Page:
Very, very spooky this. This was the tune that was playing as I left the car headed for the Clifton tower block flat where I came within minutes of being Done for pirate broadcasting. (See Broadcast Brothers: On the Radio). It was also the scene of a weird one. The Clifton flats studio was draped in copious amounts of white material to deaden the sound a bit; and they only moved when the doors opened to let in the next presenter. So if those drapes moved significantly, you knew someone had just been admitted to the premises – and if this was unannounced, it was scarper time. I was playing this late one night coming towards the end of a show long forgotten now, with the legendary Josh in the studio with me feeding me the ad tapes. Suddenly, the drapes billowed, and we looked at each other…there was no-one to let anyone in, and neither of us had. ‘Funny,’ said the sadly now-departed Josh. ‘That happened the other night when we played this as well……’ Atmospheric, beautifully recorded (is that Michael McDonald I can hear in back?) and boy does she ‘sell’ this song. And with the tinkling of those ghostly ivories, every time I hear this I can’t help but think of all the pirate presenters and ‘staff’ who are no longer with us. And they are legion.

4.The Beach Boys: “God Only Knows”

The first line of the lyrics is the most complete statement I’ve ever heard about the Lurv Thang in a song. You’ve got the strength balanced against the vulnerability; you’ve got the conviction versus the doubt. And you’ve also got the greatest production genius ever to draw breath, Brian Wilson, dragging all sorts of kit in through the studio door to deliver something where the marriage between killer tune, bullseye lyrics and sympathetic production has never, ever, seemed closer. It is perfect.

 

3.Linda Jones: “(For) Your Precious Love”

This was recorded by Jerry Butler of The Impressions in his usual controlled and dignified fashion. It was a decent sized US hit and their version is well worth a listen. But oh my my, approach this version with asbestos gloves. This is anything but dignified and in control. This is THE ‘torch song’ incarnate. This woman sounds absolutely driven beyond the normal compass of human emotion. The scream approaching the end is just brutal and she nearly loses control of the whole thing in the last few bars. Again I say DO NOT LISTEN TO THIS if you are doing break-up numbers. And do not listen if you’ve had a drink. It is quite rare now as a vinyl and you will have all on to find it in this country but it is all over t’internet. Biographical detail; she died at the age of 27 whilst sleeping between shows at the Harlem Apollo at her mum’s house. A long-time diabetic, she may well have slipped into a diabetic coma.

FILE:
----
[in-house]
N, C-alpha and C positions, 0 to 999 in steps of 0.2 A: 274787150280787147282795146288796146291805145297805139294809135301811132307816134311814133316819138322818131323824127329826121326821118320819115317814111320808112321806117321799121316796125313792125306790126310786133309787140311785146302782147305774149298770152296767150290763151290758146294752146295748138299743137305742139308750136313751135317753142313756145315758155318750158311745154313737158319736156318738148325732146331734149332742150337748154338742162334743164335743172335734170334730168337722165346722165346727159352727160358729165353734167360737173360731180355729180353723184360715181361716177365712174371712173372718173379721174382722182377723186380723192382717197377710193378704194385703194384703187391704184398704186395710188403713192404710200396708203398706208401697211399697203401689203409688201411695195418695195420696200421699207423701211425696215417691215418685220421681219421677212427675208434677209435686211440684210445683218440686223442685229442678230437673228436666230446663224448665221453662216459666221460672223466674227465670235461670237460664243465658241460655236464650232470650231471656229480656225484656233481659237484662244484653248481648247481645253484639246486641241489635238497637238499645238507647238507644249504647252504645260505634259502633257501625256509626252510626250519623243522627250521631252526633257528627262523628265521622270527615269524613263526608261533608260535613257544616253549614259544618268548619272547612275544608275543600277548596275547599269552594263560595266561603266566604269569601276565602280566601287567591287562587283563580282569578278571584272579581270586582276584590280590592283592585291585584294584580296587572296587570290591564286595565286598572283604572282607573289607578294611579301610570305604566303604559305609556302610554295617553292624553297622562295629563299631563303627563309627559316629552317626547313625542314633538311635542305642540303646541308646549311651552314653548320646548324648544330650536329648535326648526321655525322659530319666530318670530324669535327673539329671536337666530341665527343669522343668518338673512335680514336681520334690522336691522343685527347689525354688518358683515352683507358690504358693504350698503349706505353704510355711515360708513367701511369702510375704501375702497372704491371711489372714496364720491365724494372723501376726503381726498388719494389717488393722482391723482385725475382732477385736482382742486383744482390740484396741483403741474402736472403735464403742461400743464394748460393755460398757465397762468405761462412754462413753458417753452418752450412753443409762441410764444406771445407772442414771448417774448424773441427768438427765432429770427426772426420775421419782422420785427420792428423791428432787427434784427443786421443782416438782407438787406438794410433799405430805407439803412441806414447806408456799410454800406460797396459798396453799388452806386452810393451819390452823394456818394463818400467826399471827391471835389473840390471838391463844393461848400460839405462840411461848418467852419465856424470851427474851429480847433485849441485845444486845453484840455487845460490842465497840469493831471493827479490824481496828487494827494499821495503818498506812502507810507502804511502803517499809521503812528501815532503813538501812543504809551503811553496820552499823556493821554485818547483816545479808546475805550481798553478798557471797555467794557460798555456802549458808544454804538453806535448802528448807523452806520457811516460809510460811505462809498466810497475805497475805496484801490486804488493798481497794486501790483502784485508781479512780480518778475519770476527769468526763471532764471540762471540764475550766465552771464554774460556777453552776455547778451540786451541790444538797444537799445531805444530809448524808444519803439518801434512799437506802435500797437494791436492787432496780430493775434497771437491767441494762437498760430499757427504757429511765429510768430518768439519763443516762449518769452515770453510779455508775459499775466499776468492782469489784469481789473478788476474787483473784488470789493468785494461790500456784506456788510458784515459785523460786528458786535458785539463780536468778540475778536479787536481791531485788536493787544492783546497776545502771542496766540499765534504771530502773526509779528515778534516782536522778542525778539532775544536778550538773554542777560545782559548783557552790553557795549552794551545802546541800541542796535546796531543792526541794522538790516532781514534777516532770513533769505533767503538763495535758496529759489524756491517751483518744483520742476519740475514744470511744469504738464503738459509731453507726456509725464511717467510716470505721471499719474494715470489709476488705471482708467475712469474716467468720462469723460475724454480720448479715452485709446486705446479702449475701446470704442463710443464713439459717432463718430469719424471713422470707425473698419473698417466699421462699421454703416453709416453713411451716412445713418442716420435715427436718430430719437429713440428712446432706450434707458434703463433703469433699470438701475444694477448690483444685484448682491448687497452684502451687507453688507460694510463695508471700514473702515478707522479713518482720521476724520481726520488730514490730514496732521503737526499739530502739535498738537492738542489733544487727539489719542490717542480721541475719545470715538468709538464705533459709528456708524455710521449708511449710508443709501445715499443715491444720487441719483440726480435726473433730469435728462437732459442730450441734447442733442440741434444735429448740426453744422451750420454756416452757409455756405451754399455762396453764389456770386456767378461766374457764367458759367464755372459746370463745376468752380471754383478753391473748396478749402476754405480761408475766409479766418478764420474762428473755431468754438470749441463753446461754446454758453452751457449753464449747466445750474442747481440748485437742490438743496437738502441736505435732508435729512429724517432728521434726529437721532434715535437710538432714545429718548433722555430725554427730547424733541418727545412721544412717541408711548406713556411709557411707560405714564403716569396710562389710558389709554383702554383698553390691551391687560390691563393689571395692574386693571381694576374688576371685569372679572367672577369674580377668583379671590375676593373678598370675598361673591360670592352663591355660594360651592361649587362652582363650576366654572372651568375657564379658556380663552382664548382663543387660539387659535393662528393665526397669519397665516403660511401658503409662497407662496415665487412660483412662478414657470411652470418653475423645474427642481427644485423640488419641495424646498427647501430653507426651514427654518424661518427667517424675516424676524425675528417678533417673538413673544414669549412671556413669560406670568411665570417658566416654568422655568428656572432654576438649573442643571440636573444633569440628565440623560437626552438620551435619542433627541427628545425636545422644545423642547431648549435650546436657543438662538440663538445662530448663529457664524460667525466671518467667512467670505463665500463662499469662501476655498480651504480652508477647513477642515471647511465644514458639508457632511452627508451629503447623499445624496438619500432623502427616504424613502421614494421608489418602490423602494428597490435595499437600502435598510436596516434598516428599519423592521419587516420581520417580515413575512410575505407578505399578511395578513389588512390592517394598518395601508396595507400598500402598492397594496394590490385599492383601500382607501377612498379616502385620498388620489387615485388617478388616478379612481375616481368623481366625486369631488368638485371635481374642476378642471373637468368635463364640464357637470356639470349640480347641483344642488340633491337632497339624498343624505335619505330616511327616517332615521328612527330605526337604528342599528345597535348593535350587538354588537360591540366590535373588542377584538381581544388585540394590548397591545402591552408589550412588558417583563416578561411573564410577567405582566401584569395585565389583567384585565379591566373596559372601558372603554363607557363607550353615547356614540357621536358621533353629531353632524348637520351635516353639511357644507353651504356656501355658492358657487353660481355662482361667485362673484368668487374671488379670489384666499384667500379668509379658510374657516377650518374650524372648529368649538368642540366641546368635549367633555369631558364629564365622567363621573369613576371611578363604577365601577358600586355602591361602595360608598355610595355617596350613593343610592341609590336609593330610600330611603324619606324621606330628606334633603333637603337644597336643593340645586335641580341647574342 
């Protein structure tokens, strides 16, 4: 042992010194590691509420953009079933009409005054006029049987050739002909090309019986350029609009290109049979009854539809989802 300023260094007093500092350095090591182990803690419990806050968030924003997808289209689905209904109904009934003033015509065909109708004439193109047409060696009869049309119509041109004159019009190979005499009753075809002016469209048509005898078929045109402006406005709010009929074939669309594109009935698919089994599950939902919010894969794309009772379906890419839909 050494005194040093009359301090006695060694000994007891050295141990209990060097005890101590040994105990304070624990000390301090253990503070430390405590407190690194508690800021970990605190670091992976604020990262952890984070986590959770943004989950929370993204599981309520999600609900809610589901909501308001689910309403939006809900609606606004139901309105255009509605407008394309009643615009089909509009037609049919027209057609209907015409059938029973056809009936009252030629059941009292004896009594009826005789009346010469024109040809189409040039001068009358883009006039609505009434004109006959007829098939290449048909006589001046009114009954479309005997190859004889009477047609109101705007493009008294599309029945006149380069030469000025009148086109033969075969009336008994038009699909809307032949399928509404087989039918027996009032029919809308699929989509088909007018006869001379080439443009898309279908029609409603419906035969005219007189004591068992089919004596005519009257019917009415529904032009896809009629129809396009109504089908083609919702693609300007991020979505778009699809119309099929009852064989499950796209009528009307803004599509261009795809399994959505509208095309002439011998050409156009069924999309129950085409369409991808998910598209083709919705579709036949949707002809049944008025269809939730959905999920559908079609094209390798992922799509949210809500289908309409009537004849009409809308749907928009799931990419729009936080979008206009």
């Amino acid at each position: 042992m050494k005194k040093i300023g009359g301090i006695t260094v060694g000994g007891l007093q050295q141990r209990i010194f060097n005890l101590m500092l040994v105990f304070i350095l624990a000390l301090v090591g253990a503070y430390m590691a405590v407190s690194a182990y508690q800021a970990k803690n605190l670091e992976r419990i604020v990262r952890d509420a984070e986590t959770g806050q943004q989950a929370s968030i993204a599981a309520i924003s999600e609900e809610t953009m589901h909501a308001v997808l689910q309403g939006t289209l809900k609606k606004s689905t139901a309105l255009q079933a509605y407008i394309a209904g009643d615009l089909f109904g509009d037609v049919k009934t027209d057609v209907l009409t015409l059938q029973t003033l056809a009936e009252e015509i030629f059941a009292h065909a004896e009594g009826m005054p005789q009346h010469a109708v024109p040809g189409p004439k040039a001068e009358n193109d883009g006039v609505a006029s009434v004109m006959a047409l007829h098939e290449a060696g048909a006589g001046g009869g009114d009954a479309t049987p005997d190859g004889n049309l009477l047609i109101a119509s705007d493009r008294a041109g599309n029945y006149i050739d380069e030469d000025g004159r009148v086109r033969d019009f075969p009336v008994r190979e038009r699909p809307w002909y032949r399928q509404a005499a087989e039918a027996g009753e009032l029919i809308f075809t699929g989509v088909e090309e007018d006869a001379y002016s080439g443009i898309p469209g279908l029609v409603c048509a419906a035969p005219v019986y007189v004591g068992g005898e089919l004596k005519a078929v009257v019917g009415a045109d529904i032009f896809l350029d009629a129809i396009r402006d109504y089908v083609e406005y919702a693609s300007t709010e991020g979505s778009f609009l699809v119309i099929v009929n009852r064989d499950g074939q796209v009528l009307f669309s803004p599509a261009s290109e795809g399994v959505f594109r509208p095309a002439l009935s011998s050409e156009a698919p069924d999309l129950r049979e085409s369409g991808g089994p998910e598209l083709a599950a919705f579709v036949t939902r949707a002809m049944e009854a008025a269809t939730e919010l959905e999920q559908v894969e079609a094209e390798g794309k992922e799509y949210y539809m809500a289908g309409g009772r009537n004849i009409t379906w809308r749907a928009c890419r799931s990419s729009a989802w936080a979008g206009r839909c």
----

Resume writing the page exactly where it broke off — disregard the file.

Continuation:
2.The Righteous Brothers: “You’ve Lost That Loving Feeling”

This is the most played record on American radio, ever. Let me say that again. Most. Played. US Radio. Can you even begin to imagine how much this has grossed? But you can see why within the first few bars. It is all there. The sullen accusation, the descending scale on the brass and strings, the doom – laden ‘wall of sound’ courtesy of Phil Spector and company, the despairing admission to himself that no matter what he does, It Is Over. The interplay between the near – hysterical falsetto of the late Bobby Hatfield – chalk another one off due to the Peruvian Marching Powder – and the deep, aching heartbreak of Bill Medley playing off against each other and the final ‘breakdown’ of the orchestra arrangement before the end you’ve got an immortal three minutes or so; even though you know the final plea ‘Bring Back – That Lovin’ Feelin’ has and will fall upon ears that have already gone deaf.